• Have there been other deaths recently?
  • Any maintenance done?
  • Any growths on the head, gills, or swimmerets?
  • Any tank mates that could have gotten aggressive?
  • New food added?
  • Were any new plants or animals introduced?
  • Was a new air freshener or cleaning solution sprayed near the tank?
  • Did the room get excessively hot or cold recently?
  • Could anything outside the tank have interfered with the tank? (Including other pets, kids, or chemicals)

Often, recent changes to the tank can cause disturbances.  Obvious cases are when a new shrimp gets added and a fungal infection suddenly breaks out.  Others are less obvious, like feeding non-organic spinach that happens to release harmful pesticides in the tank (We’ve seen a few cases of that, so always get organic, pesticide-free veggies for them).  Even if there is nothing new that occurred, adding any recent maintenance, food, etc., to the case report is always a good idea.  More information makes it easier for other shrimp keepers to figure out why your shrimp are dying, if you decide to reach out to a person or group online.  

Investigating Why My Shrimp Are Dying - Step 4:

Determining the Cause of Shrimp Death

With any luck, there should be something that stands out as a potential cause of death.  Some of the most common causes include the following:

  1. Molting problems – Signs include multiple deaths that are spread out over a few days or weeks or if the shell is deformed/cracked
  2. Poor acclimation/Rapid water change – Signs include many deaths within a matter of hours after a water change.
  3. Contaminated tap water – Same signs as #2. Shrimp may sometimes try to escape by climbing out of the tank. 
  4. Fungal/Bacterial infection – Common signs include discoloration or growth in swimmerets and around gills. This also can include change of color, but shrimp bodies normally change color a few hours after death so it is difficult to say for sure. 
  5. Oxygen deprivation – An obvious sign for this is when most or all shrimp are gathered at the top of the tank (Can also signal water contamination).

This is by no means an exhaustive list but it may lead you on the right track.  If you still can’t figure out what the probable cause is, even with some Google searching, then it may be time to bring in online help.  The cumulative shrimp keeping knowledge in groups like the r/ShrimpTank subreddit and the Shrimp Keeper Facebook page can be extremely helpful. 

If you do decide to post online about why your shrimp are dying, then please include the full case report, including the type of shrimp, how long the tank has been established, any changes/observations, and all parameters.  Don’t just say the parameters are fine because a lot of people get incorrect parameter information online.  Also, not including your parameters is dangerous because someone may incorrectly diagnose your problem, potentially leading to the death of even more shrimp if you follow their advice.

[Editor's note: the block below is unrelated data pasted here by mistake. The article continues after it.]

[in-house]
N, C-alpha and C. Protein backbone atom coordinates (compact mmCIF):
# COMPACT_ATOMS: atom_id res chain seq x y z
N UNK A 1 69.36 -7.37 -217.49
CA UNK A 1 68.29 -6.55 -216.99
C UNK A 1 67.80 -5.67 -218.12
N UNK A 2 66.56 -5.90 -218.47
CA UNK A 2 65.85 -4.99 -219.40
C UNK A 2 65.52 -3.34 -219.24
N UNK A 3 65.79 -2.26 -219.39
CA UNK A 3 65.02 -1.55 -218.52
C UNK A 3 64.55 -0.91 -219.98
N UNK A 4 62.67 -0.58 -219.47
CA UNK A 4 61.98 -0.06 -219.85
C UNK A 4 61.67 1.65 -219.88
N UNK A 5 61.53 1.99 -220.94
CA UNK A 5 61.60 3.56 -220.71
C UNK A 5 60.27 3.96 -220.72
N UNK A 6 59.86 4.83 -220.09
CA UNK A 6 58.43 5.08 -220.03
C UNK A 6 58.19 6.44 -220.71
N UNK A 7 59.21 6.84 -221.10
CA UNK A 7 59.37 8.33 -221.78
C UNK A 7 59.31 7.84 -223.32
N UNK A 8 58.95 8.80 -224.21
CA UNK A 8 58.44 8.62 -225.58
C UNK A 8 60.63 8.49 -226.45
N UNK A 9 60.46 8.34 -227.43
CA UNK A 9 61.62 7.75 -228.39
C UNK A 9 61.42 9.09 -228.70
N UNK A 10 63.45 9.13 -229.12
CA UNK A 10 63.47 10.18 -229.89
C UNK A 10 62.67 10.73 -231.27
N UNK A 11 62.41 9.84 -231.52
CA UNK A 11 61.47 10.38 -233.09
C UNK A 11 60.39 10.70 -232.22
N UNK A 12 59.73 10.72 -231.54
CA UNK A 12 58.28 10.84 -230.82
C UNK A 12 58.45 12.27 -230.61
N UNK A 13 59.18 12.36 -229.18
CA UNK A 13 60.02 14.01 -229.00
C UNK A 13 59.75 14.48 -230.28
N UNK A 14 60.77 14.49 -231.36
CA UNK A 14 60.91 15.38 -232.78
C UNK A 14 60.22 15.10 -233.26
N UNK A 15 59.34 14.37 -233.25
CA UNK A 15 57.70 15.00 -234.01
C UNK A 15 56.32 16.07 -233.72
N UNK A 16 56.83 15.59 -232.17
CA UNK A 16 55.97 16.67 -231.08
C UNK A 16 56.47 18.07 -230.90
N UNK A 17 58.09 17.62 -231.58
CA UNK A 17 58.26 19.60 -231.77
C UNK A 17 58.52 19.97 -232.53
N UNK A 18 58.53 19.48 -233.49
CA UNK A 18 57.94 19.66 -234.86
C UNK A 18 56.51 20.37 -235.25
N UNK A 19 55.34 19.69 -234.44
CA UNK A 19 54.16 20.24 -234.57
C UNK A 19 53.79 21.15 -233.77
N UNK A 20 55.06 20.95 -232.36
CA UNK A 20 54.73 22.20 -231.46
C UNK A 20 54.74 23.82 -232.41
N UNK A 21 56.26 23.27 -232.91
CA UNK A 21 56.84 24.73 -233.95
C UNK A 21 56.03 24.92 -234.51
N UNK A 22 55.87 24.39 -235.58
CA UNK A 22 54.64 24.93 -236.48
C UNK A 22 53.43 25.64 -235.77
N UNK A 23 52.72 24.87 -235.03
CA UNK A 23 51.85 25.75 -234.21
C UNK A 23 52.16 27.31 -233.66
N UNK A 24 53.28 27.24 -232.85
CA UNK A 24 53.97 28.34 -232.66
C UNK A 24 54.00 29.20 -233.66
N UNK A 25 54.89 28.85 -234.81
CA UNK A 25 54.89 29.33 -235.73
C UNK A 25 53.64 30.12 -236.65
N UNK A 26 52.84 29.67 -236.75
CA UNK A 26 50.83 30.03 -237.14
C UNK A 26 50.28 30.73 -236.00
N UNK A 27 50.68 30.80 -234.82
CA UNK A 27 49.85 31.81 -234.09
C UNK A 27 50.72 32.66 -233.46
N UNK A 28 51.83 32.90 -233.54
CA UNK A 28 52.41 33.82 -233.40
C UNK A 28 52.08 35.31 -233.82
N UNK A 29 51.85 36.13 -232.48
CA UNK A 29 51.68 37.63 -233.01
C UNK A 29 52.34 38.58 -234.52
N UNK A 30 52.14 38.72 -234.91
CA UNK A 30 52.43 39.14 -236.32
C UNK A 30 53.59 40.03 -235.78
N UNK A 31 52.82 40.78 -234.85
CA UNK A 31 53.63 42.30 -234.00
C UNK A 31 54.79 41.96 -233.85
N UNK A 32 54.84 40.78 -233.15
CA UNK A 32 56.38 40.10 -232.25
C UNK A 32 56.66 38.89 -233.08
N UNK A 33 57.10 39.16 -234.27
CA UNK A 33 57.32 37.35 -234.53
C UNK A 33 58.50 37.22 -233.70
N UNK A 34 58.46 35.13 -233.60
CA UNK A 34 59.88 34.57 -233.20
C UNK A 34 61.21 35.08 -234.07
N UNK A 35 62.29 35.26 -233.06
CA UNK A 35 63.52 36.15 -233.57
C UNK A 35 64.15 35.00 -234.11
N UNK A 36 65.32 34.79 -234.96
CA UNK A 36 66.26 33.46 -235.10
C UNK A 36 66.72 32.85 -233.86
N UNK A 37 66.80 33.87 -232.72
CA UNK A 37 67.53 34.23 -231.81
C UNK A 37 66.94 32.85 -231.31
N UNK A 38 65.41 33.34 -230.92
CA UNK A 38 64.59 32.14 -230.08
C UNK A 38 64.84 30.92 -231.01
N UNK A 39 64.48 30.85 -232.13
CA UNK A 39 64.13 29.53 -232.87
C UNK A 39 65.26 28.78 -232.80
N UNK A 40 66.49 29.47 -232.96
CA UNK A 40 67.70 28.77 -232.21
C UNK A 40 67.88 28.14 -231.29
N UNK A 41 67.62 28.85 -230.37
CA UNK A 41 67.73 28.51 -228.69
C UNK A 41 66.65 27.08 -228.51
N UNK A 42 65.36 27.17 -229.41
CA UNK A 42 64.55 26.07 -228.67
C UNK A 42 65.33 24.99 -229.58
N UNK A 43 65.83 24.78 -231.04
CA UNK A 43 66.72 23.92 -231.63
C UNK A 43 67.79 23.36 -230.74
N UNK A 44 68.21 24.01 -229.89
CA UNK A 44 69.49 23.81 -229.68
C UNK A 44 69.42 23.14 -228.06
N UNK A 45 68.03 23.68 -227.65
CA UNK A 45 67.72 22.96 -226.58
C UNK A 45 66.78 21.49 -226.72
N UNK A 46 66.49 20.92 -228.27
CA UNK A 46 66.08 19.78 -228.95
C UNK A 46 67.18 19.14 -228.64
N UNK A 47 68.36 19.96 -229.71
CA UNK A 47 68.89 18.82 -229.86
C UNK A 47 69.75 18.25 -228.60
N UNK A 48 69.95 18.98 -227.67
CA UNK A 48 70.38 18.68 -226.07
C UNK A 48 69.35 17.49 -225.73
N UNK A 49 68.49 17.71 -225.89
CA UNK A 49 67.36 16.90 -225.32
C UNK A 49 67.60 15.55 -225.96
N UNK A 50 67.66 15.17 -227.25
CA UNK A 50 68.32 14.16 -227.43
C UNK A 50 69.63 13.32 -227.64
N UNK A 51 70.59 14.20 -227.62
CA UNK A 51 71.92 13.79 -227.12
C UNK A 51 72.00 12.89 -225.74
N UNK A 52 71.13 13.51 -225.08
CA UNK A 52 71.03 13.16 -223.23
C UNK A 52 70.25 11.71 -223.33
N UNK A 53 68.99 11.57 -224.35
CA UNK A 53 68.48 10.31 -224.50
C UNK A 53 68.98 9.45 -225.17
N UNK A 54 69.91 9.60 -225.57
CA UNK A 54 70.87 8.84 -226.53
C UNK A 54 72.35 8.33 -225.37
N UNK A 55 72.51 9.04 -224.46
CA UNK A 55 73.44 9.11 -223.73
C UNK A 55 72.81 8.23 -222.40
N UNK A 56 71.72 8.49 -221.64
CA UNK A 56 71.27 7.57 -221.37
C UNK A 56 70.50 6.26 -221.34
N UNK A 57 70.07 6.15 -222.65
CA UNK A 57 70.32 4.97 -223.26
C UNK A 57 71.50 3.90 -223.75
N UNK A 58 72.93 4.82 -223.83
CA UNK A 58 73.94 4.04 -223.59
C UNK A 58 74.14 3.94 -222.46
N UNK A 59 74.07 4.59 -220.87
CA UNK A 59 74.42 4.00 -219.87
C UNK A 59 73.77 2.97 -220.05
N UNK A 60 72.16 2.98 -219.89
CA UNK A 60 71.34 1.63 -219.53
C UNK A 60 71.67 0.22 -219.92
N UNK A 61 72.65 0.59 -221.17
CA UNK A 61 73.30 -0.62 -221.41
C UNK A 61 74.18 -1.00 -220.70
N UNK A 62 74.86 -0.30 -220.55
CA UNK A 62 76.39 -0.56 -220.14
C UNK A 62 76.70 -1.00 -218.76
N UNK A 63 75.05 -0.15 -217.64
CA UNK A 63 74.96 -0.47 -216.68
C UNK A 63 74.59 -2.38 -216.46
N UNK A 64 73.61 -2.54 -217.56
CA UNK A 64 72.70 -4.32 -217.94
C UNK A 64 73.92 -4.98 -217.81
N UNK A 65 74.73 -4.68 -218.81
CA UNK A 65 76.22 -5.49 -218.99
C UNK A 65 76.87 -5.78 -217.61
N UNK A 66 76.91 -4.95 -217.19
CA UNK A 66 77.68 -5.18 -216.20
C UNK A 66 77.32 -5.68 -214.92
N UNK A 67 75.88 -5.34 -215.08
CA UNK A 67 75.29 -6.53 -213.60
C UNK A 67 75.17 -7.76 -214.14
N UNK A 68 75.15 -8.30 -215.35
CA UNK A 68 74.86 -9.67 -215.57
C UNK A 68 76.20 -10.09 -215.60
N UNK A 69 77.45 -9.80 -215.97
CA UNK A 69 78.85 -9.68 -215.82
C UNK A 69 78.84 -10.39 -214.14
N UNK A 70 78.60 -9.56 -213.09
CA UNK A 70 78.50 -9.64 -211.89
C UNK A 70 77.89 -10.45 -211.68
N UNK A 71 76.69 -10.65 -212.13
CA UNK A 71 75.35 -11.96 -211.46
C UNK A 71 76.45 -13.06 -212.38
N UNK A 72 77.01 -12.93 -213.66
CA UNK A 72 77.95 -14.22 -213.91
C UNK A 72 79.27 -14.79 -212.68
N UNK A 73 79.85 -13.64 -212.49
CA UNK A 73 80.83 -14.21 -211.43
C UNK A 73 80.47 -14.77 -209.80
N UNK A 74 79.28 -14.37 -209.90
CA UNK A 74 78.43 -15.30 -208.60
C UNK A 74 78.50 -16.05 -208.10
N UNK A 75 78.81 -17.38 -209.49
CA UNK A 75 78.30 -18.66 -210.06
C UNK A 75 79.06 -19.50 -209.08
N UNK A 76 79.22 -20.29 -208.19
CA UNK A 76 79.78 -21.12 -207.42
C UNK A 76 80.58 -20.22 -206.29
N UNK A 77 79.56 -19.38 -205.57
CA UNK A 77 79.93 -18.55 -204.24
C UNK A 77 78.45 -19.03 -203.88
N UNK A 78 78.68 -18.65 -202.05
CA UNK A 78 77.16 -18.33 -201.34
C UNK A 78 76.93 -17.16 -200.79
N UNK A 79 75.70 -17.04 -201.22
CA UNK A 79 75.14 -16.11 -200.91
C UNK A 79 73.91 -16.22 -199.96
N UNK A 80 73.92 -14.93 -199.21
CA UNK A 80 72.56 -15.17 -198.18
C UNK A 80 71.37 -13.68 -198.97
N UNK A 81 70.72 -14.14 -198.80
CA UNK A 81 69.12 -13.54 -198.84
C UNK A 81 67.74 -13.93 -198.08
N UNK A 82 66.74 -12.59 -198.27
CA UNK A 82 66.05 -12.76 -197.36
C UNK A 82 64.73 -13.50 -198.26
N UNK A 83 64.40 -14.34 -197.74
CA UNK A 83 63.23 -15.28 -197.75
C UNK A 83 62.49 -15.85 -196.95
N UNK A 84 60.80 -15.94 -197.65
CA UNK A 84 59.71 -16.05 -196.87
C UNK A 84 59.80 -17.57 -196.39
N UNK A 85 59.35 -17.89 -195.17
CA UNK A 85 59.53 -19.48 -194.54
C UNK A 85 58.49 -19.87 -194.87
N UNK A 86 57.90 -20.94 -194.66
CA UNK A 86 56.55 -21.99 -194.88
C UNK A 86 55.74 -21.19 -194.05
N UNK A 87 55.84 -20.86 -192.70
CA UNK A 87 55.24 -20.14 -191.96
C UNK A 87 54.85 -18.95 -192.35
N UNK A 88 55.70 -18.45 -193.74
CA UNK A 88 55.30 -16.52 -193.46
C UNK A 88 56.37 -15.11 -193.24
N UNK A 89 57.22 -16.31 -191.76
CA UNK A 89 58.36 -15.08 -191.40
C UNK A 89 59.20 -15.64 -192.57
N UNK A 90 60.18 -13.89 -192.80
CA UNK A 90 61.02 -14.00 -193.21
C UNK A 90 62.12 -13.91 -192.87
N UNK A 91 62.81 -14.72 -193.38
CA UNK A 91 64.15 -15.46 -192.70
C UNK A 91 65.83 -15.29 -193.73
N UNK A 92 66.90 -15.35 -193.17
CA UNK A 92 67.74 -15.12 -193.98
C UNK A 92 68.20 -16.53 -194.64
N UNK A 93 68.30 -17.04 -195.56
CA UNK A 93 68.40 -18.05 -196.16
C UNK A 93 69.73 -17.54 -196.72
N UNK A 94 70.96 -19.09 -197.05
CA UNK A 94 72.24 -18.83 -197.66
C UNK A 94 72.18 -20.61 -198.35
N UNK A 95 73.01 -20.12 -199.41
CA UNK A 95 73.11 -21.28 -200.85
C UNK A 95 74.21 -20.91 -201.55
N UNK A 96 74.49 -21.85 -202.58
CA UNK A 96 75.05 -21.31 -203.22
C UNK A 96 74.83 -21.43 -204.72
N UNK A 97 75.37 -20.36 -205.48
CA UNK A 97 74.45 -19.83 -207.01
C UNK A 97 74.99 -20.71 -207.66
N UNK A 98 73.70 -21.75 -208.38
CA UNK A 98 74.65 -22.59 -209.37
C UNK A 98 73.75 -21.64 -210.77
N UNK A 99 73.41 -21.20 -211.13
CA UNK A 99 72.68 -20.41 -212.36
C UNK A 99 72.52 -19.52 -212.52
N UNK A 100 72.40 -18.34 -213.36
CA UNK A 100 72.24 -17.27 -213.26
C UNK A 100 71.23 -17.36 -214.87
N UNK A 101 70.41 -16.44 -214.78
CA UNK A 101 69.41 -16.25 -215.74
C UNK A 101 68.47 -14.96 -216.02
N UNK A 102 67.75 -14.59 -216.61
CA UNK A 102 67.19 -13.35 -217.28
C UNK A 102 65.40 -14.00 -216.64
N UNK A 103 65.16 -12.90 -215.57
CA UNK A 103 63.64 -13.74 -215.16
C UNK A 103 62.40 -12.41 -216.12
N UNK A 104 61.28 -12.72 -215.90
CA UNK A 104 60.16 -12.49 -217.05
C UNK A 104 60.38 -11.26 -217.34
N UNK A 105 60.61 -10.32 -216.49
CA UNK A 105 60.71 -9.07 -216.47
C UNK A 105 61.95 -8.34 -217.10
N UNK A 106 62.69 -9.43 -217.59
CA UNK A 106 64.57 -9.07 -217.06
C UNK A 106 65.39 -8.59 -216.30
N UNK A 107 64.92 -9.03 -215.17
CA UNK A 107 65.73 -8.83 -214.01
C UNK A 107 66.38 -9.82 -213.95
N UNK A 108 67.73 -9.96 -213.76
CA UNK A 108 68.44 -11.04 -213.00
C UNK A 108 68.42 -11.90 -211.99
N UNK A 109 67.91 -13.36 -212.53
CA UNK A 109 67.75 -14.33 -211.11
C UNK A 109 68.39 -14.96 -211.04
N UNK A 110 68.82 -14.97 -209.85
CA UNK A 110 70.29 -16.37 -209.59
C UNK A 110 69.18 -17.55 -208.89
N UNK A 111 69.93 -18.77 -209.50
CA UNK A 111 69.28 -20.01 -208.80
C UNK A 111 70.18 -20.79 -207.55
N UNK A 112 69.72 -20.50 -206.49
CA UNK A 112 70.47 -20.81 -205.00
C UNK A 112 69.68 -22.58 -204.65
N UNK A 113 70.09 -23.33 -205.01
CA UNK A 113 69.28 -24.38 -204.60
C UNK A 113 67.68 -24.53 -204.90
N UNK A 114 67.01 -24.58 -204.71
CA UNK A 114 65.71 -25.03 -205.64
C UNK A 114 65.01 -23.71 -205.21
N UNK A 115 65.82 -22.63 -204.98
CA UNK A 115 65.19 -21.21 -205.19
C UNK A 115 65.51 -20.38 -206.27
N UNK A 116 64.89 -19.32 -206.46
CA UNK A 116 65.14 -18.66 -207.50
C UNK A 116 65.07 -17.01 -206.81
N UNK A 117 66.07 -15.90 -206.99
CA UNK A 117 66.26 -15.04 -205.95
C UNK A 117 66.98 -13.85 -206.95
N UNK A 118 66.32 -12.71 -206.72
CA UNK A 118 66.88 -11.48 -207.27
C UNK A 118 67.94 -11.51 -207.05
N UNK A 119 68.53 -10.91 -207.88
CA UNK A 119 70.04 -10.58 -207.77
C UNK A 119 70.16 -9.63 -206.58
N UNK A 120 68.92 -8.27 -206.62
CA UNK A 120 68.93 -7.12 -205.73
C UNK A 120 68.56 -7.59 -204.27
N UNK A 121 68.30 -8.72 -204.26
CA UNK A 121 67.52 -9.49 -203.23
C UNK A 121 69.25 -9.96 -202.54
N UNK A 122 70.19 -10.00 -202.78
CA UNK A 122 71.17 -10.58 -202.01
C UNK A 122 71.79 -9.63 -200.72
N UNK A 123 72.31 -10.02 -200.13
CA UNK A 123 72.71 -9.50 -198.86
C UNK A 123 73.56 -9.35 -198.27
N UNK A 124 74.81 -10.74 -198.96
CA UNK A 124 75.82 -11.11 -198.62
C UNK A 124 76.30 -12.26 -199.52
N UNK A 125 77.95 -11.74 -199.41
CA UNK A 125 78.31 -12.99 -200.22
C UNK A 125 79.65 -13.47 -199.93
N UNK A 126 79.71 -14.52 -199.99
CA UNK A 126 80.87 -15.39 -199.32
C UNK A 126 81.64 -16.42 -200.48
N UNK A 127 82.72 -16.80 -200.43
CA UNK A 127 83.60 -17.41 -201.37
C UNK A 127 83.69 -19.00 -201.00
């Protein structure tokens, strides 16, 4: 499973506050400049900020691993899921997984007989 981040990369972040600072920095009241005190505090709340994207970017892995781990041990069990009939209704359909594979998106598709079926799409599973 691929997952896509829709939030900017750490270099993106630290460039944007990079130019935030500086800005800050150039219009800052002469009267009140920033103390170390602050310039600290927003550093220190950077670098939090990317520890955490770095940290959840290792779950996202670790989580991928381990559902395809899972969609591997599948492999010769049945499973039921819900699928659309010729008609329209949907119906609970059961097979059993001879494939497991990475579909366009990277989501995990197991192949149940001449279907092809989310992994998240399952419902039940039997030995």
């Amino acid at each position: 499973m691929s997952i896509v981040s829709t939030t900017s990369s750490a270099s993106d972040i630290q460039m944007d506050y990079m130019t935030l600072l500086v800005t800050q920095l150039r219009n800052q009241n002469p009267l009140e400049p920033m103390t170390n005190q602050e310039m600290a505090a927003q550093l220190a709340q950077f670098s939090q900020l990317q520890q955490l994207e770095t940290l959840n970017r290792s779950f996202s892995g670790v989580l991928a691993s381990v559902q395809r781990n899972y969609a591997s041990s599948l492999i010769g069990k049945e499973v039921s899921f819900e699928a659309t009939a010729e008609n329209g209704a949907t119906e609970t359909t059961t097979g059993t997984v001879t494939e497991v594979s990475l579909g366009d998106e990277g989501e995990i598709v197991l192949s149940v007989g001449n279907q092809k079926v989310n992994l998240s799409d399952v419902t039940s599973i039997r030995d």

Lastly, as with any place on the internet, you may get bad advice.  Always do your own research to confirm the information you receive from anyone online, even from Shrimply Explained.  It is never good to put complete trust in any single source of information.


Again, if you recently experienced the death of a shrimp, then we are very sorry for your loss.  Whenever this happens, always do a thorough investigation by following these steps:

  1. Isolate the body in a container with water. Take pictures and look for indicators of disease, molting problems, parasites, etc.
  2. Interrogate witnesses (Measure and record pH, GH, KH, ammonia, nitrites, nitrates, and temperature)
  3. Put together the death timeline by considering recent events. Be sure to ask lots of questions at this stage to help think of anything that may have caused a problem.  Even if it doesn’t save the shrimp that died, it helps to have all this information recorded so you can reference it if more deaths occur.
  4. Use the information you’ve collected to research possible causes of death. Google (or Ecosia, if you want to be more environmentally friendly) is a great help.  If desired, post all the collected information online to groups with knowledgeable shrimp keepers that may catch something you missed.

Hopefully, this post helps you thoroughly investigate shrimp deaths and protect the rest of your colony. 

If you have any questions, feedback, etc., then please reach out!  There are always improvements that can be made to our content so we really appreciate anything you have to say.  In addition, we love talking with members of the community and enhancing our shrimp knowledge together. 

Thank you for reading.  We wish you the best on your shrimp keeping adventure.

Pssst... Want to learn everything you need to know to have happy and healthy freshwater shrimp?  We've got you covered with clear, concise, and fun information in every lesson of The Shrimp School!